I once had a friend ask me that if God exists, why doesn’t he do something to make that fact obvious to everybody. (His suggested miracle that would finally prove God’s existence beyond any doubt was to change the skin color of the president.) On one level, this question is an objection from an unbeliever saying that if God existed, he would do a certain thing, and if he doesn’t do that, he must not exist. At the same time, it can also be a question for believers who wonder what God is doing in the world. Why are episodes like the showdown between Elijah and the prophets of Baal the exception rather than the norm? The problem in both cases is measuring God by our standards, wondering why God doesn’t do things in the way that makes the most sense to us.

1. God isn’t hidden

For what can be known about God is plain to them, because God has shown it to them. For his invisible attributes, namely, his eternal power and divine nature, have been clearly perceived, ever since the creation of the world, in the things that have been made. So they are without excuse. For although they knew God, they did not honor him as God or give thanks to him, but they became futile in their thinking, and their foolish hearts were darkened.

Romans 1:19-21

No matter what God actually does, there will always be people like my friend who can point out something God hasn’t done. This then becomes an excuse that if God wanted to prove his existence, he could simply do X. But Paul is clear that people who talk like this do not have a valid argument. Whatever atheists may say about not having enough evidence, Paul says they do. In fact he goes further and says that not only is there clear evidence in creation so that any person can know that God exists, but that all people do know that God exists. This is why all people are guilty before him because, “although they knew God, they did not honor him as God or give thanks to him.”

Does that mean the atheist is lying when he claims not to believe that God exists? I don’t think so. Self-deception is a biblical concept (1 John 1:8), and my experience of my own heart and what I know of people indicate that as sinful people it is alarmingly easy for us to convince ourselves of things we know to be false. So even if the atheist thinks his problem is a lack of evidence, the Word of God diagnoses more accurately that his problem is the sin which either suppresses or corrupts the knowledge of God in the heart of every child of Adam. The cure is not more signs from God, but a new heart that actually desires to know God (Ezekiel 36:26).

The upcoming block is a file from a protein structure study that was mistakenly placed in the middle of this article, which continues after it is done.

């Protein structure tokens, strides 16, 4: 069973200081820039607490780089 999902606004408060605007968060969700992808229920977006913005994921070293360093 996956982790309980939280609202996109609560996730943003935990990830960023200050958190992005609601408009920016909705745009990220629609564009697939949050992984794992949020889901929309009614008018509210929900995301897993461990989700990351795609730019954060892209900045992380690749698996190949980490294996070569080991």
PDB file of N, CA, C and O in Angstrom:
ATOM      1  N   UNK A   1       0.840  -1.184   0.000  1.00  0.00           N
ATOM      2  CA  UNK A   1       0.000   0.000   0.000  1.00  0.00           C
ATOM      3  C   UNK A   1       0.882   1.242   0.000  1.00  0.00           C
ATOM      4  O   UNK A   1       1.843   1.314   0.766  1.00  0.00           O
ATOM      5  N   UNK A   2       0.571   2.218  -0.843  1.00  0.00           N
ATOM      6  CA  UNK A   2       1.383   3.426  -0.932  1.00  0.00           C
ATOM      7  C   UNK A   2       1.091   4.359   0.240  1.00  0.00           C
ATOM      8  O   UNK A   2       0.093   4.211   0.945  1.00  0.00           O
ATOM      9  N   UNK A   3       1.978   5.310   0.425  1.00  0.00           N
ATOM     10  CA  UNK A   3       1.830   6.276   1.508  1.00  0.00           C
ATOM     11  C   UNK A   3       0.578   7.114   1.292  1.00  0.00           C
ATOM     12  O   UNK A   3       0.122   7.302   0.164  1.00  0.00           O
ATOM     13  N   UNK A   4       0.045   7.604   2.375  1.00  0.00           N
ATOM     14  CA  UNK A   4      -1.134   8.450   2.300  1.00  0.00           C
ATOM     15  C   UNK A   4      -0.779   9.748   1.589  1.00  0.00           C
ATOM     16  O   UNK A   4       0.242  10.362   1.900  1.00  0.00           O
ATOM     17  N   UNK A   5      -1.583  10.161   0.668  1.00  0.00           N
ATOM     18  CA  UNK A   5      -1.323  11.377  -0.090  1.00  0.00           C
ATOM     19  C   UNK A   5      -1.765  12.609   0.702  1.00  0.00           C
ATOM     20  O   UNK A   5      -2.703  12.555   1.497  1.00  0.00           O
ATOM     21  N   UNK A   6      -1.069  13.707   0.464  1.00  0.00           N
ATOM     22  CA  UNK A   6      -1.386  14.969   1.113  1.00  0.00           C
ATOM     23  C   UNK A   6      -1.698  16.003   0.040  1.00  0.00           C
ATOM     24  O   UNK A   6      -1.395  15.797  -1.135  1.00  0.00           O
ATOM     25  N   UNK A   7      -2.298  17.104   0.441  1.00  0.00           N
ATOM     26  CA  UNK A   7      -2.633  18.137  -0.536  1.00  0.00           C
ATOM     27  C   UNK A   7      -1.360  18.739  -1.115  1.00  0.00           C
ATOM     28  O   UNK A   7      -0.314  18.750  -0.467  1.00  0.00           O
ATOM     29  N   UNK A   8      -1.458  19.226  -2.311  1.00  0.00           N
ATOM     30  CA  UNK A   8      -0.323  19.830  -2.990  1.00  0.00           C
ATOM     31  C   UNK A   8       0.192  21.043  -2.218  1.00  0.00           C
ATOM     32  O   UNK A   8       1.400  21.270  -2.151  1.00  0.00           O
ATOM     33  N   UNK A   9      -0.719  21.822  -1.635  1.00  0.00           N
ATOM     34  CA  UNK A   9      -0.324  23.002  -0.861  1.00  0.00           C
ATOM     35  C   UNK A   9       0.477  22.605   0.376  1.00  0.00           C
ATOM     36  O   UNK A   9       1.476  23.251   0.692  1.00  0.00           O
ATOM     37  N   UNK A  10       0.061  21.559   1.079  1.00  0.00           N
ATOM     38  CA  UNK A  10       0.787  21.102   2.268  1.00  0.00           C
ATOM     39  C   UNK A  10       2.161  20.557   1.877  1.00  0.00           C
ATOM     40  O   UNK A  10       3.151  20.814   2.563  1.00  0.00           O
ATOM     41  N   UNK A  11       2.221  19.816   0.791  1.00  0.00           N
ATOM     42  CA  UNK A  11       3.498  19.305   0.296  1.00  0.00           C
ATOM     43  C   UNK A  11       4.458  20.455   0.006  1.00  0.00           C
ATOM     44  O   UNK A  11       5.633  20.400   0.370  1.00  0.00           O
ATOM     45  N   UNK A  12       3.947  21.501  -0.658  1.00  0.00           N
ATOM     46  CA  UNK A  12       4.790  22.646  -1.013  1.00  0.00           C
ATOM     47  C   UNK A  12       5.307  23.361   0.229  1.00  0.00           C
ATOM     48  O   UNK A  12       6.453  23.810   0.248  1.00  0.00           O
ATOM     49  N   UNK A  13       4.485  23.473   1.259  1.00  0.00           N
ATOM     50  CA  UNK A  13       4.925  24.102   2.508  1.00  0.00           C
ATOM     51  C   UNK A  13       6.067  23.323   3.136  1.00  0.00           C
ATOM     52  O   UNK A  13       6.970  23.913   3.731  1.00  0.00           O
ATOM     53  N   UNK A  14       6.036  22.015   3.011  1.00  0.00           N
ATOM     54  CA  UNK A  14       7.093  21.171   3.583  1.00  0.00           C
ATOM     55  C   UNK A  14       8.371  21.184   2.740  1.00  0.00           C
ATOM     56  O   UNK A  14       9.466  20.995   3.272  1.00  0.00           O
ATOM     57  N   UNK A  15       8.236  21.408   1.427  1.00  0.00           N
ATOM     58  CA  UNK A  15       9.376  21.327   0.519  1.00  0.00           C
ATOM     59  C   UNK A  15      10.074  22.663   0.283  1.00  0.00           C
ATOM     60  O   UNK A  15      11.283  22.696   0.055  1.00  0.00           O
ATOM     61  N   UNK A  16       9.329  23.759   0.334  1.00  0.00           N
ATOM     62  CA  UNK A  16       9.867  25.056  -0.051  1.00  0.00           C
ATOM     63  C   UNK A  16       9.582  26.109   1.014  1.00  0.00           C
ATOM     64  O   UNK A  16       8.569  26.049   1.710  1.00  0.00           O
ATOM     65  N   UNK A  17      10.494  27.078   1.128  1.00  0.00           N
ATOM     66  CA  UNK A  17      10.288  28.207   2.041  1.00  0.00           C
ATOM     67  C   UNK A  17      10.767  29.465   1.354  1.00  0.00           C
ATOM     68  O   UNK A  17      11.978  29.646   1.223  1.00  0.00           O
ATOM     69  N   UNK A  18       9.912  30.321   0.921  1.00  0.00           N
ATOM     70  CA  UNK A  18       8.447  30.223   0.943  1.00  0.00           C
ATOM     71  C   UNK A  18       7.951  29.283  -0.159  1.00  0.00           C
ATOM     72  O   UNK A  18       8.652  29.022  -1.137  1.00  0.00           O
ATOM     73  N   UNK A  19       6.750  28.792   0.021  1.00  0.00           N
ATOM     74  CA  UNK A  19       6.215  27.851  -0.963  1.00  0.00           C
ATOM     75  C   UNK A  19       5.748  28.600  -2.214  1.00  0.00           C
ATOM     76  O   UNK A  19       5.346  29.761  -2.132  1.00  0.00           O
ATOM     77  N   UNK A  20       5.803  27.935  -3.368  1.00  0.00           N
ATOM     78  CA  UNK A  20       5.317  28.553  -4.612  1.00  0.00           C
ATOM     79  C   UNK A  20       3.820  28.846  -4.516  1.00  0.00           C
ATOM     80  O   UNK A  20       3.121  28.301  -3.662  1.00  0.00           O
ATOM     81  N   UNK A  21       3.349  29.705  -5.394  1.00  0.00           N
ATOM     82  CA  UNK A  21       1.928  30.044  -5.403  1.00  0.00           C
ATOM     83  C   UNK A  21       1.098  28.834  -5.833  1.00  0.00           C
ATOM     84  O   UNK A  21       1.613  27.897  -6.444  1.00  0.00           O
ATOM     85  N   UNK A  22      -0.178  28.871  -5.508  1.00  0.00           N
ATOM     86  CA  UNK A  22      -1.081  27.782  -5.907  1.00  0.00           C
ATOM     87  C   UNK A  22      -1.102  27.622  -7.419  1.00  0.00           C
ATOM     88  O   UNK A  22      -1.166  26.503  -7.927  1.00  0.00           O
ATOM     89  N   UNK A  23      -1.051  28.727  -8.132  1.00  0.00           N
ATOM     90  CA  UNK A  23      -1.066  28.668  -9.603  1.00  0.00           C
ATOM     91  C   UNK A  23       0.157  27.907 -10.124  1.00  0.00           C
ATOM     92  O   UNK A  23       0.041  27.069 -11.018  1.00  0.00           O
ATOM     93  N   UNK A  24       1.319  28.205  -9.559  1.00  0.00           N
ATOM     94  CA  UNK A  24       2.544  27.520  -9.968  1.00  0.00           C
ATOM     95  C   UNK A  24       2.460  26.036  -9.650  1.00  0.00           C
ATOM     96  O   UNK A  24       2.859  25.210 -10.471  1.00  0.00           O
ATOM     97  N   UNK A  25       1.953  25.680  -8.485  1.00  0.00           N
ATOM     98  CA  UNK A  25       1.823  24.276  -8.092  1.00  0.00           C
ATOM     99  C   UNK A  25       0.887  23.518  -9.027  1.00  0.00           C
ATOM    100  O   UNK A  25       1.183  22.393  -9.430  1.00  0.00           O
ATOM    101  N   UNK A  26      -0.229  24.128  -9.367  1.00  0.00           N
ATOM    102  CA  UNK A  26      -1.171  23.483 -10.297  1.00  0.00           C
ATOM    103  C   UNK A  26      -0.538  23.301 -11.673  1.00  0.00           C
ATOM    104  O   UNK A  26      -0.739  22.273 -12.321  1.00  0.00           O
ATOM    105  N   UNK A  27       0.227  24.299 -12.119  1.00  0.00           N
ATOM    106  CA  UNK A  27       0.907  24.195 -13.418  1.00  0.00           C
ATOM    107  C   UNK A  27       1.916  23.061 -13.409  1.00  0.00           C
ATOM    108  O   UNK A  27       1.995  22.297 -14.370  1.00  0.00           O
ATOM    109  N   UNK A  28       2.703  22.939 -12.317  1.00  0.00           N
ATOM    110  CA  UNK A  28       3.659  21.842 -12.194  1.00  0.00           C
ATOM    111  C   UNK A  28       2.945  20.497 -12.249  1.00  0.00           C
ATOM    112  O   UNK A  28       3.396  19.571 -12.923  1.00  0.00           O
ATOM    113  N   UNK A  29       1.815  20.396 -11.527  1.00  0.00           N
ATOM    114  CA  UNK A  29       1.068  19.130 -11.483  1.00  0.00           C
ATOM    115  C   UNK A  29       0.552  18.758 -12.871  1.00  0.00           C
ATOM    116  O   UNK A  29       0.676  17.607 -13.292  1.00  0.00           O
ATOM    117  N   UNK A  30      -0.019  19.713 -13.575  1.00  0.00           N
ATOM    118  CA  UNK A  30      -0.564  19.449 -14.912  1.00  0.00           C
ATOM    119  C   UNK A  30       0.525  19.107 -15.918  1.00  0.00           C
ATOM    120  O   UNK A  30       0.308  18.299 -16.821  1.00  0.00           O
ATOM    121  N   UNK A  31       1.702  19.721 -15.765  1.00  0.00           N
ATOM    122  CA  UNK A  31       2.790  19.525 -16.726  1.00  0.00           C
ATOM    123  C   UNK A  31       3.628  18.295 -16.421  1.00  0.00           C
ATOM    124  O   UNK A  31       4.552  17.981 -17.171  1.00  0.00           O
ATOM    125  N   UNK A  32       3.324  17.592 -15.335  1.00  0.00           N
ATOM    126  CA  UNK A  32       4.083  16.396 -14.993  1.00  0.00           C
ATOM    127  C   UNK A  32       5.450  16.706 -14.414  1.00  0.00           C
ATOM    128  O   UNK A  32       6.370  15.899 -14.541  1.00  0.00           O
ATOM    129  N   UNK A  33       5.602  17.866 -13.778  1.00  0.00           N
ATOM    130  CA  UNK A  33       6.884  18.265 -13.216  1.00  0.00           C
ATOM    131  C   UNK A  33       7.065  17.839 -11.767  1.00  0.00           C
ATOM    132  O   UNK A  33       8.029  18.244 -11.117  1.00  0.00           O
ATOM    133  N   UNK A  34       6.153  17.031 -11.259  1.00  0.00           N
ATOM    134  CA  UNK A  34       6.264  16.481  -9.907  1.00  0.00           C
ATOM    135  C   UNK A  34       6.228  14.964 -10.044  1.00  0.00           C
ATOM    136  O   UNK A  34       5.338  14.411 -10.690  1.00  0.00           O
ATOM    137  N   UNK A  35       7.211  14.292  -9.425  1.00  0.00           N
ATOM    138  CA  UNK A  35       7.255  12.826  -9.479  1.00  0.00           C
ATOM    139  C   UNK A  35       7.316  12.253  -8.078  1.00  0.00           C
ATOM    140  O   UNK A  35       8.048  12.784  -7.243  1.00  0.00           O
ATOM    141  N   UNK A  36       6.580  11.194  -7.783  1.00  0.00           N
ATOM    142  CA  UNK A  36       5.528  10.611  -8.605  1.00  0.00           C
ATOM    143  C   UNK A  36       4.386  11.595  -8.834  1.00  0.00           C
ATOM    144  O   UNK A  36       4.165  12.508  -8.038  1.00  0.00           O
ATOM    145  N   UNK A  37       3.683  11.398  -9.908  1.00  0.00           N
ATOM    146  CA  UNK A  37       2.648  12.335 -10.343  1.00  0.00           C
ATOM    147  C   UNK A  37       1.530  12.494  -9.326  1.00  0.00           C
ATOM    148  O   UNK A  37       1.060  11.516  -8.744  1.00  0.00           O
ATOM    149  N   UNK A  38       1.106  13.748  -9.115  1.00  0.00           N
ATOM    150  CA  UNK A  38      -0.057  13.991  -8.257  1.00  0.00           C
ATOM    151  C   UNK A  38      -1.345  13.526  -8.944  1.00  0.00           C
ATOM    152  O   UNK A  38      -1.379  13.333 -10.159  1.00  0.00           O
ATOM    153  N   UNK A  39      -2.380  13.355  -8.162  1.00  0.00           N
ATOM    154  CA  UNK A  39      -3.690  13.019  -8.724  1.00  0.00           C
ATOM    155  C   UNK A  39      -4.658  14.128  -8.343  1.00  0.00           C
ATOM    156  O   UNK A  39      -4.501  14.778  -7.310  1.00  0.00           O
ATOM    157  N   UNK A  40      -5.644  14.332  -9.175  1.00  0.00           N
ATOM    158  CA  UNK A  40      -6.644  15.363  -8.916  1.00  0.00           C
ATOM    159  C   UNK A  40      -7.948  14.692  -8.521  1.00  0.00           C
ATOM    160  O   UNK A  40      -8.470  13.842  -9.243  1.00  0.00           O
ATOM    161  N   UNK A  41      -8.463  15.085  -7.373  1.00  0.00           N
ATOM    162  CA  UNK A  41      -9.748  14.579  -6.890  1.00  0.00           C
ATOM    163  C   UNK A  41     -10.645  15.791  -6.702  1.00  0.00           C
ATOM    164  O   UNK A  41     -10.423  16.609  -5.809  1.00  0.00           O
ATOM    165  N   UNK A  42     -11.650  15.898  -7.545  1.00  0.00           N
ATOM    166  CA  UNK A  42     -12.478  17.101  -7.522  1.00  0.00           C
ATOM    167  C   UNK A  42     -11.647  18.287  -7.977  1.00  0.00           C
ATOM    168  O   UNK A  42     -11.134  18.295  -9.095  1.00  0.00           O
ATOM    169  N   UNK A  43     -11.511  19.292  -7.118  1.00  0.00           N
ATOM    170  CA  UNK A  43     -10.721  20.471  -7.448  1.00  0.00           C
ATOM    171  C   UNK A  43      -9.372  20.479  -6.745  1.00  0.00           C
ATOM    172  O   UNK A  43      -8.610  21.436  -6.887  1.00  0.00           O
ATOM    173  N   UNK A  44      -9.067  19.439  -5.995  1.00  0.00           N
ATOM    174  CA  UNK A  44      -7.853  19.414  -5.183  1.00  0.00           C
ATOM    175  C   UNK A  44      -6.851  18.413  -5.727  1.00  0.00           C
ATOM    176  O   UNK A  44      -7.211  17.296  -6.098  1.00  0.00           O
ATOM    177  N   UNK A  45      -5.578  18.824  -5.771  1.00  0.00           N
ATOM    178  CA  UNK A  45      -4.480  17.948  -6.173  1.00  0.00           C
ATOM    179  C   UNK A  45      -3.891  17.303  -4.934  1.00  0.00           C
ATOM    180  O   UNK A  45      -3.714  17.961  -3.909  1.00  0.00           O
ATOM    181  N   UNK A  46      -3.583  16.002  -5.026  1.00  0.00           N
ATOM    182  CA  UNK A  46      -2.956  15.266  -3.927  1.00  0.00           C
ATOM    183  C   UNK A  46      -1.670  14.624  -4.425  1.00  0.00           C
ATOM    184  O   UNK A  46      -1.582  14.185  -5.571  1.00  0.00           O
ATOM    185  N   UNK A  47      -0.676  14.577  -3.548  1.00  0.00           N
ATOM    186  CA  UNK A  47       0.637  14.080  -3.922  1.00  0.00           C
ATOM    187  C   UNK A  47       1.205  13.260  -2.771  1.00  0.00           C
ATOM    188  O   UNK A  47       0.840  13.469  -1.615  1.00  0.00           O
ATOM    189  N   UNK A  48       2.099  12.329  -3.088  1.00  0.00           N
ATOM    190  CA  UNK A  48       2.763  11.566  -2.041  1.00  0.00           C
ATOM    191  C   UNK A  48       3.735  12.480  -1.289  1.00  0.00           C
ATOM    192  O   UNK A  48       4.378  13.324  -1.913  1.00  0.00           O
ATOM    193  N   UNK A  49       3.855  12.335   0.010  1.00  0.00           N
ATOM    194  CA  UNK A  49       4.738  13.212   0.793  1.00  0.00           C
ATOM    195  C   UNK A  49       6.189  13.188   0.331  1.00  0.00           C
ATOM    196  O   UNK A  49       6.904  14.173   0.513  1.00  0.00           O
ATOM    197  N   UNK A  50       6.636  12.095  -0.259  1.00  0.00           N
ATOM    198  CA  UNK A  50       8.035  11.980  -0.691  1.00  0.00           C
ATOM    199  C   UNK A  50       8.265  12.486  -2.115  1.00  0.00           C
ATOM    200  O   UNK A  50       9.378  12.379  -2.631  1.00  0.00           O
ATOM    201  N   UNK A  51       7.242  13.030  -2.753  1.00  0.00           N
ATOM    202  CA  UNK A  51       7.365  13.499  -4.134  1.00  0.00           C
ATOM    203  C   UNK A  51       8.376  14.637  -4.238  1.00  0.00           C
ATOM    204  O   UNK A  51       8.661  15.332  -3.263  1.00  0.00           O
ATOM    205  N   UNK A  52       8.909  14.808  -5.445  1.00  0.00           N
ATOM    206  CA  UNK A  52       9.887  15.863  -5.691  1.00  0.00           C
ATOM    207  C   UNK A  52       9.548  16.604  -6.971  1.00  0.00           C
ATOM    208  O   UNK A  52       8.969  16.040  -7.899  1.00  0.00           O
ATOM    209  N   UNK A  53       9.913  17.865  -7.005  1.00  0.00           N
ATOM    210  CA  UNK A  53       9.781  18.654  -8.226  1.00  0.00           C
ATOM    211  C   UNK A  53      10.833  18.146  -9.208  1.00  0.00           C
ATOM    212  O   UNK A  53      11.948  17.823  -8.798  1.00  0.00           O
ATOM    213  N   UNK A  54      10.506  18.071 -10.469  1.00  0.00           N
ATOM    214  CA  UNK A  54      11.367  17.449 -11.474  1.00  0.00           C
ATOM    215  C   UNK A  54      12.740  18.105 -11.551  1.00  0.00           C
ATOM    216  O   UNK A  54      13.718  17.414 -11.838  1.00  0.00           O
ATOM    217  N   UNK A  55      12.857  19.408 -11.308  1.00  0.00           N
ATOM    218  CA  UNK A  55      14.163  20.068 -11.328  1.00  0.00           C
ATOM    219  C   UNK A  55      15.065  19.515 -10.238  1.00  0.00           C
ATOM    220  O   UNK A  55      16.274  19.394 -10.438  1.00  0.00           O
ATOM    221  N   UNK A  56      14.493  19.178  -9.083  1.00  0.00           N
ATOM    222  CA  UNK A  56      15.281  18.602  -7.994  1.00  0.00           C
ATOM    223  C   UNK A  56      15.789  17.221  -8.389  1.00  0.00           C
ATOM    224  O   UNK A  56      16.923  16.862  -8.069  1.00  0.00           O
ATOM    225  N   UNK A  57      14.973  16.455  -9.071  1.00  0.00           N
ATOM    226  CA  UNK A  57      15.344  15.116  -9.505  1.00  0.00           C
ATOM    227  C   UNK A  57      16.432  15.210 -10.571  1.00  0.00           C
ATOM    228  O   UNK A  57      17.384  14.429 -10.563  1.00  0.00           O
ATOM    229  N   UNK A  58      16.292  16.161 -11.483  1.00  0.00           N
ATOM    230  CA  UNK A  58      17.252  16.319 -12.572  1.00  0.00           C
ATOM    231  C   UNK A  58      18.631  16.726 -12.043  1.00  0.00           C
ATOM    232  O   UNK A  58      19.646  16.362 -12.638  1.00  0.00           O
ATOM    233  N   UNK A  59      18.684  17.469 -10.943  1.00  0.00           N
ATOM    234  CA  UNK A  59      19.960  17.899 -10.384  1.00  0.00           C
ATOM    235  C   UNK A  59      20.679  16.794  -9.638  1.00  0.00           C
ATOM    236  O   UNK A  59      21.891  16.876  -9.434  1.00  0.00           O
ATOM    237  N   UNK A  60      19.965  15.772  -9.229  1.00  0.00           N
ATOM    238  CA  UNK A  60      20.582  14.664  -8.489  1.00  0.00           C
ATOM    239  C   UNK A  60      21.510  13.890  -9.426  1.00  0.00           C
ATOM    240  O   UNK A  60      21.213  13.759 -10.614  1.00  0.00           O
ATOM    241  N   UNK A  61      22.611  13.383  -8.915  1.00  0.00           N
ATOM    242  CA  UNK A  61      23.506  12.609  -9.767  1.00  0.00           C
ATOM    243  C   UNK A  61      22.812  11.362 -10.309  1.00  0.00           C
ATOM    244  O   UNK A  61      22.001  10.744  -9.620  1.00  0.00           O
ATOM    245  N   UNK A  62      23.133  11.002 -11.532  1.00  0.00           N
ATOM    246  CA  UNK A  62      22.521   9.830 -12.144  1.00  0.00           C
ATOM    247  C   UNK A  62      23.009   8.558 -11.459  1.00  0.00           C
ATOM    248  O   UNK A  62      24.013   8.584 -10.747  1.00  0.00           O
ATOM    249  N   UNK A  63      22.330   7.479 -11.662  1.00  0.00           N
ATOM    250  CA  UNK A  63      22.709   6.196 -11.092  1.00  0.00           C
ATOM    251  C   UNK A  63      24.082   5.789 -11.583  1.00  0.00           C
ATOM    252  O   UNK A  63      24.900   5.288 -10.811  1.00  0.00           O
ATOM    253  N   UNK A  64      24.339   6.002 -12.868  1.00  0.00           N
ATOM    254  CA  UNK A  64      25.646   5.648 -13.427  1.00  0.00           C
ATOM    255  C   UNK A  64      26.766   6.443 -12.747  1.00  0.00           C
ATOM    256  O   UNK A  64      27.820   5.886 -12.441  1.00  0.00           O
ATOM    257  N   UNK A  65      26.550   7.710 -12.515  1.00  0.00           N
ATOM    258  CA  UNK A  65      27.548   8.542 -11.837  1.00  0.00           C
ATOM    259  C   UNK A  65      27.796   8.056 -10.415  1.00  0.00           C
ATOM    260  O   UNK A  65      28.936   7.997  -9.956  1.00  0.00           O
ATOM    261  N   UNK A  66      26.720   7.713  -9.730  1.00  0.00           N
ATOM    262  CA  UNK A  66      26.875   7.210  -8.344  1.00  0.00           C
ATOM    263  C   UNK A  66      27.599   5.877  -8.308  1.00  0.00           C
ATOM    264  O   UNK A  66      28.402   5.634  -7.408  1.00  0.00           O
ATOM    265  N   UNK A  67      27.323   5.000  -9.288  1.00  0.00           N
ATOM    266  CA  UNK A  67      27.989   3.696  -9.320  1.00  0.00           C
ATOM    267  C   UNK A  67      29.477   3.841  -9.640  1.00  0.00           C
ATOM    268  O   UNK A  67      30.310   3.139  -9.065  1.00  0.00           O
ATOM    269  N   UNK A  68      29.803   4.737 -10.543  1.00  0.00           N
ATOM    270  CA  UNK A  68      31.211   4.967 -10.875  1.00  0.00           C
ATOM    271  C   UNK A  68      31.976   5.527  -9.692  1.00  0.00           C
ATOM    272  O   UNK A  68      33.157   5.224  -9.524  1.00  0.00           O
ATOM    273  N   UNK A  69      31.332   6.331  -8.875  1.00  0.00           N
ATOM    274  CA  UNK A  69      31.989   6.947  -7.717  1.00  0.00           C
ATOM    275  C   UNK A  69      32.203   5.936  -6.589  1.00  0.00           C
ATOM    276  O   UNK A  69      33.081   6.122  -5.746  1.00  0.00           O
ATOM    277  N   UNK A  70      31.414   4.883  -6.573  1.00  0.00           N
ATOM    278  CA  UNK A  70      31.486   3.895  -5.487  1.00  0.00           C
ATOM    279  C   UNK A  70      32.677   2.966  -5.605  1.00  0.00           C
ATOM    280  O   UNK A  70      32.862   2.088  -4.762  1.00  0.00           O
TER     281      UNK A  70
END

2. Seeing isn’t believing

For who were those who heard and yet rebelled? Was it not all those who left Egypt led by Moses? And with whom was he provoked for forty years? Was it not with those who sinned, whose bodies fell in the wilderness? And to whom did he swear that they would not enter his rest, but to those who were disobedient? So we see that they were unable to enter because of unbelief.

Hebrews 3:16-19

Two groups of people experienced outpourings of God’s power far beyond what he did at any other time and place. One group is the Jews who lived in Jesus’ day and saw all his miracles, who then turned around and handed him over to the Romans to be crucified. The other is the generation of Israelites at the time of the Exodus. First they saw the ten plagues on Egypt. Then they saw the Red Sea split in two for them to cross over. After that, they followed a column of smoke and fire through the desert, saw God descend on Mount Sinai with thunder and lightning, and ate bread which rained from the sky every morning for forty years. You would think after all that, that these people would have been the strongest believers in history. Except they weren’t. Sure they knew that God existed, but they didn’t believe in him. They knew that he was powerful and that he had saved them from their enemies, but they never put their trust in him.
Hebrews 3:7-11, John 2:23-25, John 6:36